“Customers can bring their IT assets into one of our data centers that have a physically controlled environment, physical security protection and large network connections. They’re staffed 24-7 with engineers; they then run their equipment inside our data center much like they would their own office,” explains Steve Prather of ViaWest, which offers a core product of co-location and hosting. While a customer brings his own computers in the co-location scenario, hosting is more of a complete hand-off (the data center provides the computers). Hybrid hosting is somewhere between the two, allowing a customer to choose from layer upon layer of services provided by the data center.
“You can kind of drill our entire business down to uptime and availability,” says Prather.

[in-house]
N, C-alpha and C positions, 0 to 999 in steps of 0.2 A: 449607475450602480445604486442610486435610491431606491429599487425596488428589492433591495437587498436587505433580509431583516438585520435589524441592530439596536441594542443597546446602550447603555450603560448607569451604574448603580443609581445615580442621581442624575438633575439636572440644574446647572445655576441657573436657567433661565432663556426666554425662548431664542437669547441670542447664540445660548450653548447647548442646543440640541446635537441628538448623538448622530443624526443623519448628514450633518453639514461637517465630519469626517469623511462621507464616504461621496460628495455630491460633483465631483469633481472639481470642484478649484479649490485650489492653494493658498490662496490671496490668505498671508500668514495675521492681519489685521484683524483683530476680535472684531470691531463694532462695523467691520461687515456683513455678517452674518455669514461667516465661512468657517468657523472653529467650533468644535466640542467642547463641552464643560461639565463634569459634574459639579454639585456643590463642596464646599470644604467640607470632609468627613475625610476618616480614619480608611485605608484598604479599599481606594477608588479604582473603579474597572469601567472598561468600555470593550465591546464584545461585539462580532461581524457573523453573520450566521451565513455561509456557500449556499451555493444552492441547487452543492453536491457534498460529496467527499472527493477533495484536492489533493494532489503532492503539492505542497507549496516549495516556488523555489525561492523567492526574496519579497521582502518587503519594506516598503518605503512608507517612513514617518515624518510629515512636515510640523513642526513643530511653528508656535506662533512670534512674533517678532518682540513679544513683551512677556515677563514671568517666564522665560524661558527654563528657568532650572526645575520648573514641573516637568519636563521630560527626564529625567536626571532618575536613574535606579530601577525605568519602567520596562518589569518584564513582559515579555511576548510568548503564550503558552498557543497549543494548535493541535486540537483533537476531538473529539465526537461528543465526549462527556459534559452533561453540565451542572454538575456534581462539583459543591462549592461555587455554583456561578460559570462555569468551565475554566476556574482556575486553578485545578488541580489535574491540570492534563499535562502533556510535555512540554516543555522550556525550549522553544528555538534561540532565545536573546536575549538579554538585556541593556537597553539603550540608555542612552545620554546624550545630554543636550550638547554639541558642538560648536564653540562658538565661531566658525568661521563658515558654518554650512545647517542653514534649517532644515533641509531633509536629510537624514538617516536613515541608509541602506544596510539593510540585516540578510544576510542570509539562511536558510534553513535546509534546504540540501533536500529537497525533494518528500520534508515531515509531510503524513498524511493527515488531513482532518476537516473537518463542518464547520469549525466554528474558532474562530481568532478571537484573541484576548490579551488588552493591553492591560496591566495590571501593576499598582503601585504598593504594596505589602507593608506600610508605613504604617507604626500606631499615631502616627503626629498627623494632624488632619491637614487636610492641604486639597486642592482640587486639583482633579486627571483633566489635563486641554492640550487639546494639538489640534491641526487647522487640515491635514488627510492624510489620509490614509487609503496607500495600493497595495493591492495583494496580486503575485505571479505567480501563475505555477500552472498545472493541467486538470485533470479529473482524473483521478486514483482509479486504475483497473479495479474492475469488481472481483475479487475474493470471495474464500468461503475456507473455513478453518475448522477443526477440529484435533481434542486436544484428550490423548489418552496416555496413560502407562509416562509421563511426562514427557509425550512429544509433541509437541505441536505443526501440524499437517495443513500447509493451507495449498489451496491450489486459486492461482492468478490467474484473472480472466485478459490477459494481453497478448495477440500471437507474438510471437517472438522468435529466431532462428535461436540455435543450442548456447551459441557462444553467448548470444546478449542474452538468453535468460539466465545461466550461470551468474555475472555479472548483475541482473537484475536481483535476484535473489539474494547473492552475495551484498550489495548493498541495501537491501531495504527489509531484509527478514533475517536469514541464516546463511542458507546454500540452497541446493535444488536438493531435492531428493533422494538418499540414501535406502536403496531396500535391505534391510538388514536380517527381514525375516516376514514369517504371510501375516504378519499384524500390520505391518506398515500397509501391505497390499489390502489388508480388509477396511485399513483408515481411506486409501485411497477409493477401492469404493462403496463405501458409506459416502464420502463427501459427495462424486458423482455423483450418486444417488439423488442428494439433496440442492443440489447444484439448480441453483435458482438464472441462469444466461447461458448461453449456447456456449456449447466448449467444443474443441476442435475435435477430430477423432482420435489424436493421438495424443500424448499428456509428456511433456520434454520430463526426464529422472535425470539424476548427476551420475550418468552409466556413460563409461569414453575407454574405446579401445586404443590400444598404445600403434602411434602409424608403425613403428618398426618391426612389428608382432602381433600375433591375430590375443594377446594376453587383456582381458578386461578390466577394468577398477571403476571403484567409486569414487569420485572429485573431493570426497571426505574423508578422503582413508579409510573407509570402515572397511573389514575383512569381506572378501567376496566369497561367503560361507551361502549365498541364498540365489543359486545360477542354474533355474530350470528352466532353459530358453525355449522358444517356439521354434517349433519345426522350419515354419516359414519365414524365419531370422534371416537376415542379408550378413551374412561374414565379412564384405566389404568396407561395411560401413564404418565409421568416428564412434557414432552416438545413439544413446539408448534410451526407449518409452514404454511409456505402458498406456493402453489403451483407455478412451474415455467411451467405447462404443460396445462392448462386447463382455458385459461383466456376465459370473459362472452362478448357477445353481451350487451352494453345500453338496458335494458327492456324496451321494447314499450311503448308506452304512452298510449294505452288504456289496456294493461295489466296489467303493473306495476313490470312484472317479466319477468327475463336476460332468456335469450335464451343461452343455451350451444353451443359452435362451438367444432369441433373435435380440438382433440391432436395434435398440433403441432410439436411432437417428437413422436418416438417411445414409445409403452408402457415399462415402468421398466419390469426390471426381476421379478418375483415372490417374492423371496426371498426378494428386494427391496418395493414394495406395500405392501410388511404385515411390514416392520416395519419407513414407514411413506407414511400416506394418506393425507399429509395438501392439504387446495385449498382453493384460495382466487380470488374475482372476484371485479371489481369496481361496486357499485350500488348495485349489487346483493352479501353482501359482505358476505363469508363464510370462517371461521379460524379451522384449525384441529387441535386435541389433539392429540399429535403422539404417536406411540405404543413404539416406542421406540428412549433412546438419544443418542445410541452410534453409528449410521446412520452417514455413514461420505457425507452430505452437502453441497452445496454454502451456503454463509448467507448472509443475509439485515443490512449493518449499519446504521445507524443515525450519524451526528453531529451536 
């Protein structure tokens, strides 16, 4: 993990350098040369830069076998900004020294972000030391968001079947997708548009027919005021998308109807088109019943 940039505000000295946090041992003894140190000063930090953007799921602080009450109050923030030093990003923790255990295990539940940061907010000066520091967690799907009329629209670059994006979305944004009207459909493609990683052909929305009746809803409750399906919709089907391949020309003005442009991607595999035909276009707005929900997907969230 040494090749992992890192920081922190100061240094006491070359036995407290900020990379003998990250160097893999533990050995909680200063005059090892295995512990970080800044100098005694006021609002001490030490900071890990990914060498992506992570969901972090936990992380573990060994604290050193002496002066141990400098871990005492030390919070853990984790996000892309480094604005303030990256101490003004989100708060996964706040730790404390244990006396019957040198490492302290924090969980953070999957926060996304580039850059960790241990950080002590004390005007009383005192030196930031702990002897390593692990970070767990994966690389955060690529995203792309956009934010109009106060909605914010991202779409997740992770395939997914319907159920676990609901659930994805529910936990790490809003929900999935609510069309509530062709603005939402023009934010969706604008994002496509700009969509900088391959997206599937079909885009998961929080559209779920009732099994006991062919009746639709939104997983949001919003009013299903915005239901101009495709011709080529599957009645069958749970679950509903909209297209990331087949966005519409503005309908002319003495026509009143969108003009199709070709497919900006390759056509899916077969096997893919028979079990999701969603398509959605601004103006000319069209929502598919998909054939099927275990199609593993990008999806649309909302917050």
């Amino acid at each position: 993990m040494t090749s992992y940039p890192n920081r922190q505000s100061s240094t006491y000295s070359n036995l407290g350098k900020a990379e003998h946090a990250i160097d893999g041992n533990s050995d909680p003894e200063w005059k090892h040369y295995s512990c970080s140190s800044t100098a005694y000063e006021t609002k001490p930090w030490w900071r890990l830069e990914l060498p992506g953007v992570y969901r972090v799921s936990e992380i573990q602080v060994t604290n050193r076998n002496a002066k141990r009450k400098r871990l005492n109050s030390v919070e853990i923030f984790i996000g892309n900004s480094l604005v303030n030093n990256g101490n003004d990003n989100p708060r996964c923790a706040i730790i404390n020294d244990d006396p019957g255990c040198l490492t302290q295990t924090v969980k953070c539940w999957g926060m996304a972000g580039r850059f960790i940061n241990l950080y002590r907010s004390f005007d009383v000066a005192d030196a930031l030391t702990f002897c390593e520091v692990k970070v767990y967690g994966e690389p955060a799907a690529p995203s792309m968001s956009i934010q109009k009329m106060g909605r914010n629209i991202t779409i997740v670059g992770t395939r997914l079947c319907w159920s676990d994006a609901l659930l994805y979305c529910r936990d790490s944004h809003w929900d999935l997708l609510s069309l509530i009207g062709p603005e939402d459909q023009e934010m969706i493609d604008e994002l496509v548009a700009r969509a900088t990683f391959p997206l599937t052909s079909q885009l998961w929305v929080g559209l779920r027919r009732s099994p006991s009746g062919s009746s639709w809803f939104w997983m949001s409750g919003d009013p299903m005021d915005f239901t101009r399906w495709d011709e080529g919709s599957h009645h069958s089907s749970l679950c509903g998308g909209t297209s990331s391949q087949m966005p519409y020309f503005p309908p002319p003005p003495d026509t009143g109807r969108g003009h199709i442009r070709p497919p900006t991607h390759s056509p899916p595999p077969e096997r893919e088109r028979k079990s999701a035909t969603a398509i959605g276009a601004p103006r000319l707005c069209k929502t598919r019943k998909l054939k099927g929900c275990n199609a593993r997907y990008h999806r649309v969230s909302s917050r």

ViaWest, which operates three data centers in Utah, four in Colorado and one in Oregon, supplies a range of services. From network management to routers and firewalls to intrusion detection to managing operating systems and databases, ViaWest provides “reasonably complex to tremendously complex solutions,” according to Prather. The cost of services, he says, ranges from an average of $1,000 per month to several hundred thousand dollars per month.
And the data protection comes in a Fort Knox-style package. ViaWest, for example, has closed-circuit interior and exterior TV monitors, magnetic access key cards, a secondary access (biometric scan of a finger print or palm print), round-the-clock on-site staff and secure, physical separation of customer’s goods.